Santa- Santa Claus has only become a popular in recent years due to the influence from the United States. Before, it was baby Jesus, not Santa who brought the gifts to the children of Costa Rica. In fact, children even wrote out their annual Christmas list and letters to baby Jesus rather than Santa Claus. Lately it has become confusing to the children who brings the presents, Santa or baby Jesus? One of my students told me that she has a good way of explaining it to her kids; that Santa is baby Jesus' helper, and that's why he's always in the Christmas movies and stories. Whether is Santa or Jesus, Costa Rica shares the same tradition of placing presents under the Christmas tree.

Christmas Eve/Day- Although every family is different, after talking to many Costa Ricans it seems the most common Christmas Eve here consists of going to evening mass, having a late dinner (around 9pm or so), and opening presents at midnight. Even the families with little children let them stay up late (they usually take a early evening nap in order to do so). Then, people sleep in on Christmas day and later on have a big feast with close family.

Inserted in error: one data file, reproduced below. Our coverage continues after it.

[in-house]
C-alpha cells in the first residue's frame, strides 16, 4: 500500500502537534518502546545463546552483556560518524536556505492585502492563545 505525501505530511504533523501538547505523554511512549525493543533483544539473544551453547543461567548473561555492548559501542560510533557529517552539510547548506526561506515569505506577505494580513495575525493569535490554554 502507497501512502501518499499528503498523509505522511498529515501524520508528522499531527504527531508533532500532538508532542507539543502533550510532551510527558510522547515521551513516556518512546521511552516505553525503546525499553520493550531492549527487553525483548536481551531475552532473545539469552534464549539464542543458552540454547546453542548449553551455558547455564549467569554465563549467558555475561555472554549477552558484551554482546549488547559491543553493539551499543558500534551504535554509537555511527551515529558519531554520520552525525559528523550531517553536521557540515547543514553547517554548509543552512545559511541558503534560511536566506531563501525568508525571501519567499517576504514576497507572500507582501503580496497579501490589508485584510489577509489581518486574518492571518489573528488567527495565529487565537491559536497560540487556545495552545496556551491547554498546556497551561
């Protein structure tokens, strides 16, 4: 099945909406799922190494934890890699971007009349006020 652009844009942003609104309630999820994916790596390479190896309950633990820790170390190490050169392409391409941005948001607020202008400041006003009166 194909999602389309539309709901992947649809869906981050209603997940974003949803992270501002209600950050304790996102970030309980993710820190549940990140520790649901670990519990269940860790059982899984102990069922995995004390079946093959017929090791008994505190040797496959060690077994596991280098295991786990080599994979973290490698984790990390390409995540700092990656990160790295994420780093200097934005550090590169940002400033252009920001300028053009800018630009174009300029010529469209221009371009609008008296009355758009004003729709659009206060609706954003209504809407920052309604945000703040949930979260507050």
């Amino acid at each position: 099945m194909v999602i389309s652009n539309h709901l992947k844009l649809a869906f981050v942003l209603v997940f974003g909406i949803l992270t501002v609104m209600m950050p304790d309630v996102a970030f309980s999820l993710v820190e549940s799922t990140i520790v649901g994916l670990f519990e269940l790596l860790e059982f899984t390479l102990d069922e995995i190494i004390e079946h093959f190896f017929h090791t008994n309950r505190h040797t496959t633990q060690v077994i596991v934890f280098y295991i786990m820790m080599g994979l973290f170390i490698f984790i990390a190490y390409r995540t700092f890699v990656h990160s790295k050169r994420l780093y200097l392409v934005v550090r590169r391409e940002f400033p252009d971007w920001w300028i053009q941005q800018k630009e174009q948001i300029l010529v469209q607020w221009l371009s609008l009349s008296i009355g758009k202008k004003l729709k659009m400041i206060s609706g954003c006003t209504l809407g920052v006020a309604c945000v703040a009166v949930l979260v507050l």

The Food- One of the quintessential Christmas foods of Costa Rica is tamales. Because it's an extremely time consuming process to make tamales and it takes many people to do it, the Christmas season is the best time of your to make them due to the vacation time and the abundance of family members nearby to help. Tamales are usually eaten with afternoon coffee, rather than the principal part of the meal. Another popular Christmas food is "Queque Navideño" (Christmas cake). The queque is baked in a small bread mole and consists of usually rum or guaro (a local liquor made from sugar cane), candied fruits and carmel/cinnamon flavors. It's an extremely moist cake but delicious when eaten with a cup of coffee or Bailey's. Finally, the typical Christmas dinner here varies from house to house but the most common dishes are chicken or pork made with rice and other sides. Beer is the main drink of choice with dinner, the brewery I work for has been crazy lately because it's peak season for beer, but some choose to drink rompope (egg nog) instead.